See the Beautiful Photos That Give Bullying a Black Eye
Ugly. Fat. Pathetic. Slut. Seeing those kinds of insults on the Internet is all too common, and Israeli-based visual artist Tal Peleg has had enough of the bullying. Peleg normally uses her artistic skills to turn human eyelids into colorful peacocks, re-creations of Salvador Dalí paintings, or iconic movie scenes. But now she’s sharing anti-bullying images with her more than 350,000 Instagram and Facebook followers and turning the spotlight on the damage name-calling can do.
Peleg’s most recent creation shows a face full of despair, with tearful shards containing insults streaming down the model’s cheeks.
“Words are powerful. They can make someone’s day, but they can also be very dangerous and harmful. Words hurt, and they can even kill,” she captioned the image. “Be kind to one another, and remember there is someone behind the screen, so choose your words carefully...they have more power than you think.”
The picture garnered thousands of likes, comments, and shares—which was what Peleg wanted. “I have a lot of followers, so I try to use my exposure to raise awareness to an important cause,” she wrote in an email to TakePart.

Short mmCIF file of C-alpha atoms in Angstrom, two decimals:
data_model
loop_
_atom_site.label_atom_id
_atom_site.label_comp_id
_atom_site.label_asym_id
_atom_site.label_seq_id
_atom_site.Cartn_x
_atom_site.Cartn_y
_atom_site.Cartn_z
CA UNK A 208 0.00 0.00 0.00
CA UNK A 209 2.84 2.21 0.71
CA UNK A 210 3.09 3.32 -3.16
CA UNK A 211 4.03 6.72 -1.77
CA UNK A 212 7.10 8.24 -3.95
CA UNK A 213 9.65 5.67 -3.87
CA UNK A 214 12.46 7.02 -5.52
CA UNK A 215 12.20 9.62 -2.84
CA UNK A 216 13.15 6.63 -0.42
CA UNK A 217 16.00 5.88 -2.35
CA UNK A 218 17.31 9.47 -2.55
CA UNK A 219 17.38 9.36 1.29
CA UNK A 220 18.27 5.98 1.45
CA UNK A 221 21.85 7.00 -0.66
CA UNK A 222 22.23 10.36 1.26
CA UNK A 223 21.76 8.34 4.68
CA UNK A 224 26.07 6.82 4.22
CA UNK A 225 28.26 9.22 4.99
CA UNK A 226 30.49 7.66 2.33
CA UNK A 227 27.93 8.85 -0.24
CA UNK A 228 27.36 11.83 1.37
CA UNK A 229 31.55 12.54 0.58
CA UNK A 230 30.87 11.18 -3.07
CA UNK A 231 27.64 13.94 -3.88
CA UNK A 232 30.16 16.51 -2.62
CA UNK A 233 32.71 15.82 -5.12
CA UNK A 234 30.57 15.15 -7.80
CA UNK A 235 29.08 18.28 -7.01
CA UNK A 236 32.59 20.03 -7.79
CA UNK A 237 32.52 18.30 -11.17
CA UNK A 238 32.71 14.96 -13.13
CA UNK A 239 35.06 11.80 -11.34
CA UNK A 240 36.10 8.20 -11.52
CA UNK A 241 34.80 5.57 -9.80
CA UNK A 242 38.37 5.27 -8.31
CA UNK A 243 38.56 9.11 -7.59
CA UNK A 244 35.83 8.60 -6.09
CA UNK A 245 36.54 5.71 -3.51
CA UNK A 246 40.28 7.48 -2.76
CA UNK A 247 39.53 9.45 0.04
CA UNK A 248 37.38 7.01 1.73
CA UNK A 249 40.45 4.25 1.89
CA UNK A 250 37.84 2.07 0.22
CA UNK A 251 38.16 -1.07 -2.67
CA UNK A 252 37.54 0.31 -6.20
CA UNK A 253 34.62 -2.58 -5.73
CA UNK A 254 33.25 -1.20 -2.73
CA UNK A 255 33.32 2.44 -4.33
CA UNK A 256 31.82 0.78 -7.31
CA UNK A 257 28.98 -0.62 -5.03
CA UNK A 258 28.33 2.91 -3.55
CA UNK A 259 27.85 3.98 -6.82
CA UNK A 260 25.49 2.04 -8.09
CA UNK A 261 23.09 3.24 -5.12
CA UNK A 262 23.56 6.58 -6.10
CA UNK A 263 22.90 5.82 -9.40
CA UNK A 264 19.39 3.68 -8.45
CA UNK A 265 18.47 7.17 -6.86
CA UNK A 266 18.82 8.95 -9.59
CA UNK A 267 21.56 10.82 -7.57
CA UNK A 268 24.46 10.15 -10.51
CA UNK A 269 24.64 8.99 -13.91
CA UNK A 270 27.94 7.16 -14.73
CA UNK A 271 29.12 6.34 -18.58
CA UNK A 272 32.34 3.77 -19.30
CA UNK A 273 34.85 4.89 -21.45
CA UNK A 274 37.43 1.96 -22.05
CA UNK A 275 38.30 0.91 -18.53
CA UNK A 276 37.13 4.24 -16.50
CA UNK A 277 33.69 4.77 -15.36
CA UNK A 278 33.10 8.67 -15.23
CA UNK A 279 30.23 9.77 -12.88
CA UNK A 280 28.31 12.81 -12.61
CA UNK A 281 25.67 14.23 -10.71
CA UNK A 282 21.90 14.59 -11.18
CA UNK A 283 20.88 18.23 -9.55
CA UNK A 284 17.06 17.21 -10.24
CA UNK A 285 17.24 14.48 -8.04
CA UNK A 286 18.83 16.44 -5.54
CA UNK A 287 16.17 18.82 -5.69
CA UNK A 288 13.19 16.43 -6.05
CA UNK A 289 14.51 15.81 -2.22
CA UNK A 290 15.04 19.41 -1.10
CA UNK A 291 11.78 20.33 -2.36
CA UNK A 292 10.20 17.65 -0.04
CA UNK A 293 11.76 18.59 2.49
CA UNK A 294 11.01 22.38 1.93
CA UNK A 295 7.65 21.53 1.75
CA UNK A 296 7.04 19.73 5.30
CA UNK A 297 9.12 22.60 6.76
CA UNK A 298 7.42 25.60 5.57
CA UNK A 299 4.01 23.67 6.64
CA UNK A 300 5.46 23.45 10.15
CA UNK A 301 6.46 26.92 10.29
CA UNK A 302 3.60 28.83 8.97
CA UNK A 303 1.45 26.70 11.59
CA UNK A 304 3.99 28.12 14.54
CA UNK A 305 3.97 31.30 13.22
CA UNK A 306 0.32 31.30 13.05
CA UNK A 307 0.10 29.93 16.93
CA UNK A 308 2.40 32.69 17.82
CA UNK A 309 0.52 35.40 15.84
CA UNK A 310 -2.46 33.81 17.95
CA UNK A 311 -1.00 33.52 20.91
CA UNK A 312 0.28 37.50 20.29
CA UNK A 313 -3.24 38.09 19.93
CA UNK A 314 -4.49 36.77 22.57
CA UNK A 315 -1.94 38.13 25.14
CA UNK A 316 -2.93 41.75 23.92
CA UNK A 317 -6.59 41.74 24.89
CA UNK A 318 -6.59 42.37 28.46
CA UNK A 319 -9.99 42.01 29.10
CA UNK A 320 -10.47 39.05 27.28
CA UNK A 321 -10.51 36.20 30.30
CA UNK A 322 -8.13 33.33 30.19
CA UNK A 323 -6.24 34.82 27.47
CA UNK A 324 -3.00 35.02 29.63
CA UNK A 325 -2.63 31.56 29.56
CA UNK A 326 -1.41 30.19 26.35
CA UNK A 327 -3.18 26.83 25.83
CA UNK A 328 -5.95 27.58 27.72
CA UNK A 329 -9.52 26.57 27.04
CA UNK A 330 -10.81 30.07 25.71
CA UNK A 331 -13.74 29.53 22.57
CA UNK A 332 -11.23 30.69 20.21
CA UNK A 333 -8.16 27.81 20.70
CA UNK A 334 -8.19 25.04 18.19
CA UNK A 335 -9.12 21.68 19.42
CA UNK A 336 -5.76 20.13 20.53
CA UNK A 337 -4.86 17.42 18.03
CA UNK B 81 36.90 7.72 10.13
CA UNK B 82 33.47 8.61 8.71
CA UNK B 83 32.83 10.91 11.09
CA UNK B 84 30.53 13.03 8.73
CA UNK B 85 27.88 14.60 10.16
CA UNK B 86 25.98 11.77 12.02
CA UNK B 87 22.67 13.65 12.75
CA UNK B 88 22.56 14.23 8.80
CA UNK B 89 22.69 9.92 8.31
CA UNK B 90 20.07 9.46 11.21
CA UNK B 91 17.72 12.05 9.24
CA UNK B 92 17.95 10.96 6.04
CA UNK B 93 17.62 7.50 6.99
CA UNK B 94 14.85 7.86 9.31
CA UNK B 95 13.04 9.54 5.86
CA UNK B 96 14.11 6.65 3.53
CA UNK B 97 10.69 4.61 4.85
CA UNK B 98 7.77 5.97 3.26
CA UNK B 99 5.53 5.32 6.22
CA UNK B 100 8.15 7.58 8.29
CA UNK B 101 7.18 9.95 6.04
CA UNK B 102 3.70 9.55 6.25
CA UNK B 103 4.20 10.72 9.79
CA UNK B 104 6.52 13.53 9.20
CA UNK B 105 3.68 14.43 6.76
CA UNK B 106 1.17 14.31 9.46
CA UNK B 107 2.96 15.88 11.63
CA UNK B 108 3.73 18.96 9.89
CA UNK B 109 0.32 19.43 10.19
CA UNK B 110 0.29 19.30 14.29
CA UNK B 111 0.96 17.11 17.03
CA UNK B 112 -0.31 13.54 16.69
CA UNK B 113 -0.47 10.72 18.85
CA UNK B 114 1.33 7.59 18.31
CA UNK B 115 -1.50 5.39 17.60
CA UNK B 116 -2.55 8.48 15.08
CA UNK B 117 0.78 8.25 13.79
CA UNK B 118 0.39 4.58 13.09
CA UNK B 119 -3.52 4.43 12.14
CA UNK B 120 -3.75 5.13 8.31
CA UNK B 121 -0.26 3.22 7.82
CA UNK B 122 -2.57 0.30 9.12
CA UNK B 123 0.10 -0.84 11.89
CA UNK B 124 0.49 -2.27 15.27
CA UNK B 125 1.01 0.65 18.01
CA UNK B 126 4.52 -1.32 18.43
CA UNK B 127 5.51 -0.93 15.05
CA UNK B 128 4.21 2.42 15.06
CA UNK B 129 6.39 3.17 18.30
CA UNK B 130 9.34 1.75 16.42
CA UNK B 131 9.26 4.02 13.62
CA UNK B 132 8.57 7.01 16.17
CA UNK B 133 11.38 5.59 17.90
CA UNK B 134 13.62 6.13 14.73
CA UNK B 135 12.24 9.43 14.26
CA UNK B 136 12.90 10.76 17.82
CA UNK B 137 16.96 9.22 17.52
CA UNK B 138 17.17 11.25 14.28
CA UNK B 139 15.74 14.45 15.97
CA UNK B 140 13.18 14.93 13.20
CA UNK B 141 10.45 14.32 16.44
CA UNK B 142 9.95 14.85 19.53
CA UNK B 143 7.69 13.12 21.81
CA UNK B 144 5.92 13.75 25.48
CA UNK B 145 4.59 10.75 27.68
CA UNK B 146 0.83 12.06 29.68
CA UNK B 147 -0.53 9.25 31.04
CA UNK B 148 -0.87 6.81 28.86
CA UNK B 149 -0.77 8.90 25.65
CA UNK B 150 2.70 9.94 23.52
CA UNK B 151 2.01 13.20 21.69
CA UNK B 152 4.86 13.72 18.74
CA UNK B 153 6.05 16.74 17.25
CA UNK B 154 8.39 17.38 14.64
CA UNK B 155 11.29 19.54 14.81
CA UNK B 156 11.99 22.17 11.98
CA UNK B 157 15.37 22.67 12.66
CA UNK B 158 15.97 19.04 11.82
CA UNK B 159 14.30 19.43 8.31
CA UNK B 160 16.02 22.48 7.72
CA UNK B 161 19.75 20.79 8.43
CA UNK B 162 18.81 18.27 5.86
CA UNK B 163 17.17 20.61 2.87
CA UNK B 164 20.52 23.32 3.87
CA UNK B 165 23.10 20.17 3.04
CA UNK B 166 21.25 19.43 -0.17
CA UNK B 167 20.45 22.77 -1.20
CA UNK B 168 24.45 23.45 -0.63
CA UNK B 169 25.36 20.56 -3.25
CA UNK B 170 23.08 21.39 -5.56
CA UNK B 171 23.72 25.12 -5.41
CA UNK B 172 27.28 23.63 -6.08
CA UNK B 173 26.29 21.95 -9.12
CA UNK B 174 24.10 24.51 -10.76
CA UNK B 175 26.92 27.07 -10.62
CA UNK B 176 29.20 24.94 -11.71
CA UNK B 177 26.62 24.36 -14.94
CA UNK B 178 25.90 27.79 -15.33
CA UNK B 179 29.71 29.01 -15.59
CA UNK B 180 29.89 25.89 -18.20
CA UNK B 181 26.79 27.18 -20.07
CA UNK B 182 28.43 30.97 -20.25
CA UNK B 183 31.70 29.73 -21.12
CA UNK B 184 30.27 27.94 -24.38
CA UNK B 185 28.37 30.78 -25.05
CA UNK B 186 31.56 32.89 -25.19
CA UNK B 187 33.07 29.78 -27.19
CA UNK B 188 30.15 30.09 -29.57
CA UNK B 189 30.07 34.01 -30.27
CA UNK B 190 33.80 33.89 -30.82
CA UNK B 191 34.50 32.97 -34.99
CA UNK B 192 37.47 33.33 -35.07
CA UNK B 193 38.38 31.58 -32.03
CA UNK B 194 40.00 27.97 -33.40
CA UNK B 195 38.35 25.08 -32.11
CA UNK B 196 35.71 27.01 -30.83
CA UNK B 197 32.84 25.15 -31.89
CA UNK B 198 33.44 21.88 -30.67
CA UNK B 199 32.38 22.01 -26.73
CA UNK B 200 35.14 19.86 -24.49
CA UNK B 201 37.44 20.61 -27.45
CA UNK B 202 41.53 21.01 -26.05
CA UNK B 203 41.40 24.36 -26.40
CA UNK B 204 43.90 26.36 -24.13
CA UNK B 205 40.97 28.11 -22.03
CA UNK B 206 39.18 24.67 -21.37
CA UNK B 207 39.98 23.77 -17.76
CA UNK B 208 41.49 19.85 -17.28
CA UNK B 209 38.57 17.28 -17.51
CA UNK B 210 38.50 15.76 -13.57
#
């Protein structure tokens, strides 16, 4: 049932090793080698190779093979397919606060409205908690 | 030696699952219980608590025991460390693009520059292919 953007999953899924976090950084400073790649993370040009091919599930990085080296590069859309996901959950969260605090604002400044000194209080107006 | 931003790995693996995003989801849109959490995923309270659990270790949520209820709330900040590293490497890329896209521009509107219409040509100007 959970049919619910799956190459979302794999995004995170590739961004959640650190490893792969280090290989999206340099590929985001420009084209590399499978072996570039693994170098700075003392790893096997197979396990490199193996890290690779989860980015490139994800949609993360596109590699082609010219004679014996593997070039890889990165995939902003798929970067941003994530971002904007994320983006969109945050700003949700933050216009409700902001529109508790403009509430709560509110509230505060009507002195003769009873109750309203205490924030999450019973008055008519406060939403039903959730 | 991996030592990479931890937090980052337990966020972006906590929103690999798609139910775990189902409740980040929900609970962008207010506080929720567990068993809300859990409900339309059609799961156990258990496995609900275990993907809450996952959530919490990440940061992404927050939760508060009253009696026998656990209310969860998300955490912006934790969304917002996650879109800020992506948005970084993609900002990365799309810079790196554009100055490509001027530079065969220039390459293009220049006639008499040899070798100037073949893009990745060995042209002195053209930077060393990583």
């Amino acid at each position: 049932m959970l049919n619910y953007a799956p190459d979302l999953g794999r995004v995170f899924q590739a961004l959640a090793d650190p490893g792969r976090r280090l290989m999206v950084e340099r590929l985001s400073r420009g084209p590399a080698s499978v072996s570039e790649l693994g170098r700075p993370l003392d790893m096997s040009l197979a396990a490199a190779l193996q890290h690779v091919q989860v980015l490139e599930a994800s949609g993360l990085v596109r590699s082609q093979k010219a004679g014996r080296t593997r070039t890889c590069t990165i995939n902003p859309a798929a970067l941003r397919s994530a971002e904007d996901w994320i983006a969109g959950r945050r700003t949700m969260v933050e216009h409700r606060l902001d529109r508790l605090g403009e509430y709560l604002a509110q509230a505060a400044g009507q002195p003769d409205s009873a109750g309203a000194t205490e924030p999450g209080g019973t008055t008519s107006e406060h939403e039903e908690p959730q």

This isn’t the first time Peleg has used art to take a stand against bullying. Another image uses similar shards closing in on one person, representing isolation and loneliness.
So, Why Should You Care? Name-calling and other insults do cause harm. Bullying victims are between 7 and 9 percent more likely to consider suicide. As many as 160,000 K–12 students miss school every day to avoid physical or verbal bullying.
Peleg has received the occasional nasty comment for her eye-art pieces, but her connection to bullying comes from childhood. She explained that she felt helpless watching her best friend being teased relentlessly for her weight. Such torment would have been significantly worse with the popularity of social media, she wrote.
Online harassment allows insults to live on in perpetuity while also granting the bully anonymity. Few repercussions and the stream of cruel comments that populate many social media platforms—Twitter, Reddit, YouTube, Instagram—make this kind of treatment seem almost normal. On Twitter, more than 100,000 harassing messages are sent weekly, according to a 2012 study. “Everybody can be a bully these days, sometimes without even paying attention to it,” wrote Peleg. It’s all too easy to hurl an insult at a stranger without considering the person on the receiving end.
Just as online comments can cause harm, raising awareness through the same medium has the potential to halt a casual commentator. “If everyone would think twice before they write or say something and think how would they feel if someone said the same thing to them,” Peleg wrote, “it can make a change.”